Would you like to ask Wikipedia tougher questions than today's simple keyword searches allow? A prototype plug-in that can do just that will be demonstrated at the World Wide Web conference in Lyon, France, next month.
Called Swipe - loosely short for "searching Wikipedia by example" - the software aims to let users of the online encyclopedia answer complex questions that most search engines would stumble over. For example, trying to figure out "which actresses won academy awards when they were under 30 years old in the last 25 years?" becomes relatively simple when using the program.
To use Swipe, questions are not typed out in the form of the natural language above, but Swipe is nevertheless designed for everyday users: no knowledge of arcane database query languages is necessary, say the developers, Maurizio Atzori at the University of Cagliari, Sardinia, and Carlo Zaniolo at the University of California, Los Angeles.
The pair wrote Swipe using MediaWiki, the software Wikipedia is based on, but it draws its answers from DBpedia, an expansive collection of 3.6 million data entries harvested from Wikipedia's pages. The data pop up in the info boxes on the right-hand side of Wikipedia entries, which list the details we use to describe the world, such as dates, prices, ages, heights, names, places, distances, bit rates, bytes, running times and geographical coordinates.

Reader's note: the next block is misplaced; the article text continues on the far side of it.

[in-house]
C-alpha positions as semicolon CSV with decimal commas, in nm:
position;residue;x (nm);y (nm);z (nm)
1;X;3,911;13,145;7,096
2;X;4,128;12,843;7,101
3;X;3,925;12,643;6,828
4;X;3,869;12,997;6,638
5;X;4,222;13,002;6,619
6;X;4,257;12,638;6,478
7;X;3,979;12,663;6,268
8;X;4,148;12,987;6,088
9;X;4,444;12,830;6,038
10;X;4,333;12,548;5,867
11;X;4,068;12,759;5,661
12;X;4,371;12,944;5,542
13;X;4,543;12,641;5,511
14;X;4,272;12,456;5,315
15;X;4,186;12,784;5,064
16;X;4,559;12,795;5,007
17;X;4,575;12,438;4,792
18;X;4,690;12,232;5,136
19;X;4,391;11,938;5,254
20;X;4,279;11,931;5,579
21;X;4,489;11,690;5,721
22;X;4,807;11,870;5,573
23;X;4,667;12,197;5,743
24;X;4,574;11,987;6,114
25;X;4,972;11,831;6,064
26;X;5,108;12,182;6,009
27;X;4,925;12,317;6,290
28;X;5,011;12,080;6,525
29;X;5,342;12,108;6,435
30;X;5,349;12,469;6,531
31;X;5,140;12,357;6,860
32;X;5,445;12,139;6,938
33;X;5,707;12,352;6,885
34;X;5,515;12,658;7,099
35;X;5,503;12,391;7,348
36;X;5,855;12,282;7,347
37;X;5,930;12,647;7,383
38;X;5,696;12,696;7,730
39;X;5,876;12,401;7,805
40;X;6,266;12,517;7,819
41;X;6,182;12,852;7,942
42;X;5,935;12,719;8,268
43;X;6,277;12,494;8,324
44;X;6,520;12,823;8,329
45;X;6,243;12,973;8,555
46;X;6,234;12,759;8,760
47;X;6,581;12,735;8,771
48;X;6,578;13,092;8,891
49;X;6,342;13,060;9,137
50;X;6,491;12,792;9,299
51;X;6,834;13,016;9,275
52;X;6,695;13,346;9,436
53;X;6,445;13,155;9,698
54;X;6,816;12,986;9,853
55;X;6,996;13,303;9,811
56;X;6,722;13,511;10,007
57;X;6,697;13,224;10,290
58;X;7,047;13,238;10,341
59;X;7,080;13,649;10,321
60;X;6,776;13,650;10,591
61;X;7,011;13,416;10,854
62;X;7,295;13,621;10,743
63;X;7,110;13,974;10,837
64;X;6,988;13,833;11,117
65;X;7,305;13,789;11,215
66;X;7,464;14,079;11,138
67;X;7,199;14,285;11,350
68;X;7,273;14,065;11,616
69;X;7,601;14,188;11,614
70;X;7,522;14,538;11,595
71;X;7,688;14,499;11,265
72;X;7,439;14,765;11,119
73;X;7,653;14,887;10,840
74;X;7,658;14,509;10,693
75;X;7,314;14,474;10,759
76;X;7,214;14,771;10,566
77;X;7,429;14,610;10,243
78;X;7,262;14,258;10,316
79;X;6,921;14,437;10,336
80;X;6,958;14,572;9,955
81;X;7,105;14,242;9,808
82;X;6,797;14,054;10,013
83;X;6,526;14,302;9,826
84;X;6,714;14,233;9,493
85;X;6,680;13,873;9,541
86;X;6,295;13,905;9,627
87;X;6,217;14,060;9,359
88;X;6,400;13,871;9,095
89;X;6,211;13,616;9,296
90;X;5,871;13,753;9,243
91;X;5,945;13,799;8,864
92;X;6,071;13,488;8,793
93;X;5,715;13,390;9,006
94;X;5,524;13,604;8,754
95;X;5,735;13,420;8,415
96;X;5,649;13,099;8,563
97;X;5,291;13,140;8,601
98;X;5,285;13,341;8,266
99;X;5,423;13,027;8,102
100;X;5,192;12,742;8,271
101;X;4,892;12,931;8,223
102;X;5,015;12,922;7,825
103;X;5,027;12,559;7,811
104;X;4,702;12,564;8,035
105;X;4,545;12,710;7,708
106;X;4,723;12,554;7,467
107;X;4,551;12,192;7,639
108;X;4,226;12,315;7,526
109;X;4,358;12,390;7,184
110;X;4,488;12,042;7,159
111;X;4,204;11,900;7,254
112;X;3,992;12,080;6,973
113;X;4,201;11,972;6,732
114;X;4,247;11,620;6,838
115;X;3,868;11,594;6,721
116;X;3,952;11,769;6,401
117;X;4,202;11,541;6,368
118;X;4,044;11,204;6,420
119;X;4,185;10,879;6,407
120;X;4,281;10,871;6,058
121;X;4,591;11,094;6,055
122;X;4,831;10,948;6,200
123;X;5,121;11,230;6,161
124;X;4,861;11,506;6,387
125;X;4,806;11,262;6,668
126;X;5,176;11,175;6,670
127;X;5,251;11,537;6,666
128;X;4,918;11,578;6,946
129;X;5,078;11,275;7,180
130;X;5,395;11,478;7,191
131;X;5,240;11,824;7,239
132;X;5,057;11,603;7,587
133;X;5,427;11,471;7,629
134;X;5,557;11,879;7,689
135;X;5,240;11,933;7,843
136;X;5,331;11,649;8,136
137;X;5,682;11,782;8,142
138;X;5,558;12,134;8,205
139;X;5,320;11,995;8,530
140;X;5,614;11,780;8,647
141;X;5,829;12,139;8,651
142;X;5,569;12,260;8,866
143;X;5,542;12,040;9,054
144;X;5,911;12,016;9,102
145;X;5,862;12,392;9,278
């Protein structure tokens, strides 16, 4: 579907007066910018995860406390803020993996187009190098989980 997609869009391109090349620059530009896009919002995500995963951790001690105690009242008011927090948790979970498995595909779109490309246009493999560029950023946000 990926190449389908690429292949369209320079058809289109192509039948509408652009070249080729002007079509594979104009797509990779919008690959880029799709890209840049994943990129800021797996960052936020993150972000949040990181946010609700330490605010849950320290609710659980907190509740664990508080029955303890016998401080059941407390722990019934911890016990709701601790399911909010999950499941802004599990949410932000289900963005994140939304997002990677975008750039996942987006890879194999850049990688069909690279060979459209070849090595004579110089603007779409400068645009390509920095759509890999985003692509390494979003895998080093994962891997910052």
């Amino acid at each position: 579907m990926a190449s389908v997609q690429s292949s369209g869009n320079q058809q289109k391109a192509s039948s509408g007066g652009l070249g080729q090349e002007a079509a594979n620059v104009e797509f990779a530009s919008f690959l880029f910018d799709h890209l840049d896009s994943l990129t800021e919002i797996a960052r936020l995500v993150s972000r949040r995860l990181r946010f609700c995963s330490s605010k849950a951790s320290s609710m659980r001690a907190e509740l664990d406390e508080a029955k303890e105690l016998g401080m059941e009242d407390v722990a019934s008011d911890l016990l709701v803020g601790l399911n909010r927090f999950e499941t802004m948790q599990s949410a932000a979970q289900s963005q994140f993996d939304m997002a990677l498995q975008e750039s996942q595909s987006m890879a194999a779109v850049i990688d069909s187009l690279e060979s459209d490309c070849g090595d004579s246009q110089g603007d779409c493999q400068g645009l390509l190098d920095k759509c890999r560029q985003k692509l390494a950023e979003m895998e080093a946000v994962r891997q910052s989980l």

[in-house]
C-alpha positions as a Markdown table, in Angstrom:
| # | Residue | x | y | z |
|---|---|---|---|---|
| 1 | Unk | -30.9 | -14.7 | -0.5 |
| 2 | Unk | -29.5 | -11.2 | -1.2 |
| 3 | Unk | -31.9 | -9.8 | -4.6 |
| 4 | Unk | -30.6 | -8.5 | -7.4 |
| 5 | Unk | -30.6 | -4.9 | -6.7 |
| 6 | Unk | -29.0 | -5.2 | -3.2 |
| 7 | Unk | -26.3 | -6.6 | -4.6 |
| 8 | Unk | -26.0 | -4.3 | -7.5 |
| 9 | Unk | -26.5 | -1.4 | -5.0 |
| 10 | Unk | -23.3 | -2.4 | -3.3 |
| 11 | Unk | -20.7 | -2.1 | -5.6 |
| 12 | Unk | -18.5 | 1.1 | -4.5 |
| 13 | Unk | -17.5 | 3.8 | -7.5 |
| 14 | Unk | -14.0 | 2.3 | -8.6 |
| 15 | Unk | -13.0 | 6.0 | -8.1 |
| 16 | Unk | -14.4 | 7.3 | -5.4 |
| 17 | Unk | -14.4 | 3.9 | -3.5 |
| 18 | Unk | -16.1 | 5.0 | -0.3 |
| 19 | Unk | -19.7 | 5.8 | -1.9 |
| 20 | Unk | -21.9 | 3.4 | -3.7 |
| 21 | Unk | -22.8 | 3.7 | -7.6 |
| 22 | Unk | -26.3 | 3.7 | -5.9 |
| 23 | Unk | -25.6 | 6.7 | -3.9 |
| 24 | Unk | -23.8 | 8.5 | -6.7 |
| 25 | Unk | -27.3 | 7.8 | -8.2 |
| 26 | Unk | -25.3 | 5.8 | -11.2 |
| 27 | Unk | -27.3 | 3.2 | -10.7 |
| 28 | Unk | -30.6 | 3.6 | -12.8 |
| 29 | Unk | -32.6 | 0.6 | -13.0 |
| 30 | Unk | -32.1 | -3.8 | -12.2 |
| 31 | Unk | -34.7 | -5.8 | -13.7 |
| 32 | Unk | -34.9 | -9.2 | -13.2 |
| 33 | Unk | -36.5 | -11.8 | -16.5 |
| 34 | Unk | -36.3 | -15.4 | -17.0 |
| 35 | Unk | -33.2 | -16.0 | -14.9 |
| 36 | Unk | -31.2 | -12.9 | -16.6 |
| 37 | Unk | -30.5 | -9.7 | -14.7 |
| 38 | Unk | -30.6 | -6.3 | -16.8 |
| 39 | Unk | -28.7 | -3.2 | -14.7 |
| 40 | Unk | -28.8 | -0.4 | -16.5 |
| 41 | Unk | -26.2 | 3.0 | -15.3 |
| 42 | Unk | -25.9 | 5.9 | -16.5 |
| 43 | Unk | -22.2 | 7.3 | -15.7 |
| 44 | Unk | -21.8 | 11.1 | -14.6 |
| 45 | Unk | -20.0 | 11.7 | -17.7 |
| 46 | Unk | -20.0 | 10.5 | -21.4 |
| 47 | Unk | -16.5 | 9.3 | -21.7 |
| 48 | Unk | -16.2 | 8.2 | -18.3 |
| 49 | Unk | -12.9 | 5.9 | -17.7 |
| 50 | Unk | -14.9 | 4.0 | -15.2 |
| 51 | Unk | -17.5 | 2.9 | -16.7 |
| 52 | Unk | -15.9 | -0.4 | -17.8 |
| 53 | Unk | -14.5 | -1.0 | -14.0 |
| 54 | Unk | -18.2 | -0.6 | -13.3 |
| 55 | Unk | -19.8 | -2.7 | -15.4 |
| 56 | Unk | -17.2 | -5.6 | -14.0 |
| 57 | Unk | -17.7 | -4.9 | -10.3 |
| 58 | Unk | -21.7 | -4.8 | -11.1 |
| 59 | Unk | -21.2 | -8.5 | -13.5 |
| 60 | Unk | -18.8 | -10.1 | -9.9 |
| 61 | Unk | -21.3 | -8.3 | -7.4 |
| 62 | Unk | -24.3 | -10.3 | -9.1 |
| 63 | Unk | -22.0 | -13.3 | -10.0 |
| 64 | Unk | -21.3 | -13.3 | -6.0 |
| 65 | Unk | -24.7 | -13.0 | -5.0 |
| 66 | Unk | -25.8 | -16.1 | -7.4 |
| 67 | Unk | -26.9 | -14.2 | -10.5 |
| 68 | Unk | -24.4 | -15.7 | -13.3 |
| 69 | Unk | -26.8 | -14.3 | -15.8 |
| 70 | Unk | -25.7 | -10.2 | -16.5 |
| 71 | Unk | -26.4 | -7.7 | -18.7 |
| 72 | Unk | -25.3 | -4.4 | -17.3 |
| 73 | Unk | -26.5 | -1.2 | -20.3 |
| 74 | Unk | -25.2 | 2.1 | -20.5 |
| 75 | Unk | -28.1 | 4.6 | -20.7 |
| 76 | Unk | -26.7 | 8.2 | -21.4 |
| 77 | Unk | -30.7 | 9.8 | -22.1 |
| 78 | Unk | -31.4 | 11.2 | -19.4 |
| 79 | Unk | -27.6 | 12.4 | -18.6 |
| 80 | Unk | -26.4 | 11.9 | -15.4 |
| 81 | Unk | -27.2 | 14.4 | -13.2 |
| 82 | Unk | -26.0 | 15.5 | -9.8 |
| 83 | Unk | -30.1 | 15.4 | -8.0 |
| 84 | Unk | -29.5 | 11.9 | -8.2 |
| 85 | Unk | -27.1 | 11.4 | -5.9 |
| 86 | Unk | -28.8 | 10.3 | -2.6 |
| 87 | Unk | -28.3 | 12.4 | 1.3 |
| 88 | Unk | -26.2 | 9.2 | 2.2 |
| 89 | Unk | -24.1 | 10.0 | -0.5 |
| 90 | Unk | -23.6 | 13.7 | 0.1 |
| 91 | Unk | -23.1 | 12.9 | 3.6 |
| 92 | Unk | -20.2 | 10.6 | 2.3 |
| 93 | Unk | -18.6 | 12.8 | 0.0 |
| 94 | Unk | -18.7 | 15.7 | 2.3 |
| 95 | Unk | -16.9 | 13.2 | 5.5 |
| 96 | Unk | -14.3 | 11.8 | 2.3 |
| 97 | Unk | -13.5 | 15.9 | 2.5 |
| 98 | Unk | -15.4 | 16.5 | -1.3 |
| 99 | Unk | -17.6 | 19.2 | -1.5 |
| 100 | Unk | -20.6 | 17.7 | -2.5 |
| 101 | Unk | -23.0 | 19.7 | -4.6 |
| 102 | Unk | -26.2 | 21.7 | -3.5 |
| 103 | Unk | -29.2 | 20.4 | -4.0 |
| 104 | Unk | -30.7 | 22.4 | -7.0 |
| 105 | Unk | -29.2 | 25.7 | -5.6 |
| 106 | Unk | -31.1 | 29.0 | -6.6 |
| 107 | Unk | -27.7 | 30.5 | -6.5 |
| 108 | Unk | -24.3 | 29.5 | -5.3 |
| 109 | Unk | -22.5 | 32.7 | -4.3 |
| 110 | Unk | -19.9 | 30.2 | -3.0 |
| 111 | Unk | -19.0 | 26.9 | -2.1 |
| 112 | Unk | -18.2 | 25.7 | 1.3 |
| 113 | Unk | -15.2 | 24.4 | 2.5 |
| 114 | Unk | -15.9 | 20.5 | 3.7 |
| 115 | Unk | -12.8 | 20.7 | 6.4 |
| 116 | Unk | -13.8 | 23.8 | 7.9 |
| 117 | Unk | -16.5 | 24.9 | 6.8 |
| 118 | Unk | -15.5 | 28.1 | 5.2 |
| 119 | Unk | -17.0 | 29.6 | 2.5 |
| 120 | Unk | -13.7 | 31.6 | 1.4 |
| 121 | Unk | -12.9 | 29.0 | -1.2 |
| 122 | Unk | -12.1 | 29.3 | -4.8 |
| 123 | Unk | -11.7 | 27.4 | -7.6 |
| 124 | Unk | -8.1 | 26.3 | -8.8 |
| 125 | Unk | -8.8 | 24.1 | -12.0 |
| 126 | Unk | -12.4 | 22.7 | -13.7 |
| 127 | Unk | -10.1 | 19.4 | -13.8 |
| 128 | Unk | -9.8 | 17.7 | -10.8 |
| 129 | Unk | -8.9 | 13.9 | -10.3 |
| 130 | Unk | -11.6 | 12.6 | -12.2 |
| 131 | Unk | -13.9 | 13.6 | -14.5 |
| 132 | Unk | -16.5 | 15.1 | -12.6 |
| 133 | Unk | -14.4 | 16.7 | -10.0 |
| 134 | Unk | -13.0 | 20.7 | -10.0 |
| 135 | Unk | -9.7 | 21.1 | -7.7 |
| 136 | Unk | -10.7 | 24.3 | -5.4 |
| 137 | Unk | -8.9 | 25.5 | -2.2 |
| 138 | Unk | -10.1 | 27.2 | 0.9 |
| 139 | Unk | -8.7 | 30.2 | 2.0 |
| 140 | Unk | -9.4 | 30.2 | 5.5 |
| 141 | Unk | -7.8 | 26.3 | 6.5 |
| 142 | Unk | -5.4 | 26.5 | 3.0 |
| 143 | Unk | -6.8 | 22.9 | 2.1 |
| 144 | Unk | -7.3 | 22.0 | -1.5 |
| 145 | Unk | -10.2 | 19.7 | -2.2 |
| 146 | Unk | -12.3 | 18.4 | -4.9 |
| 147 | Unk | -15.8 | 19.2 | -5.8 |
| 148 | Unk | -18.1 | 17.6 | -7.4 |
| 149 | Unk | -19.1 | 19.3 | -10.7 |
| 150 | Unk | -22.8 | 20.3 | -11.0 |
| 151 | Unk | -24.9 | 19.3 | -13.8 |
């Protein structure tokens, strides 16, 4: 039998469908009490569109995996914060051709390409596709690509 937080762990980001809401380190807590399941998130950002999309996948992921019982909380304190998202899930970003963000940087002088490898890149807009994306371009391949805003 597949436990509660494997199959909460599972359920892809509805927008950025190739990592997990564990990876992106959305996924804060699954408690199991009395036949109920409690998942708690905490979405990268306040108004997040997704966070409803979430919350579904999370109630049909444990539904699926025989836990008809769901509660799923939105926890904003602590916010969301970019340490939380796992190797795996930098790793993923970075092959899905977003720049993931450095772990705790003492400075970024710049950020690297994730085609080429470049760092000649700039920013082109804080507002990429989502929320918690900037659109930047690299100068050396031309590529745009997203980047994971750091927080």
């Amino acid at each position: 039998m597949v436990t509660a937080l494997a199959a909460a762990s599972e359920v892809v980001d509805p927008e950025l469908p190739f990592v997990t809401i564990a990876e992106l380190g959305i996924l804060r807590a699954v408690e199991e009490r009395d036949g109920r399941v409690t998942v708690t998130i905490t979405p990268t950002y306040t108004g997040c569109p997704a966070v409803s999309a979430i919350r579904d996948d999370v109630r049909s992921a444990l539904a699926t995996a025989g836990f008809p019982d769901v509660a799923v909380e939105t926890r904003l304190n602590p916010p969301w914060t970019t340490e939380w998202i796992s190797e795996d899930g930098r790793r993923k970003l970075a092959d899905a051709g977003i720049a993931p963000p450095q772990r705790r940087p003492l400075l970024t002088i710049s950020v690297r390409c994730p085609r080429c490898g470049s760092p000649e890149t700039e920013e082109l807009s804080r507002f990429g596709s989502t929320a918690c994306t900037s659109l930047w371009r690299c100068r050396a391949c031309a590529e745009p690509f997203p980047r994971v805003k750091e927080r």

In a demo video, the pair show how to use pop singer Robbie Williams's Wikipedia page to find a list of "musicians" with the first name "Mike" who don't play "poprock" - by overwriting his name and occupation, and placing the construct "un" before the genre "poprock" (watch the video above).
Swipe could easily be made available as an option on Wikipedia one day, says Atzori.
"I like the idea because of its simplicity and the way it uses familiar Wikipedia info boxes to construct powerful queries," says Nigel Shadbolt, head of the web and internet science group at the University of Southampton, UK.
"Structured data resources like DBpedia represent a really rich knowledge base," he adds, but they are difficult for the average internet user to take advantage of. "If we could build a query engine that's usable by all, that would be a real winner," he says.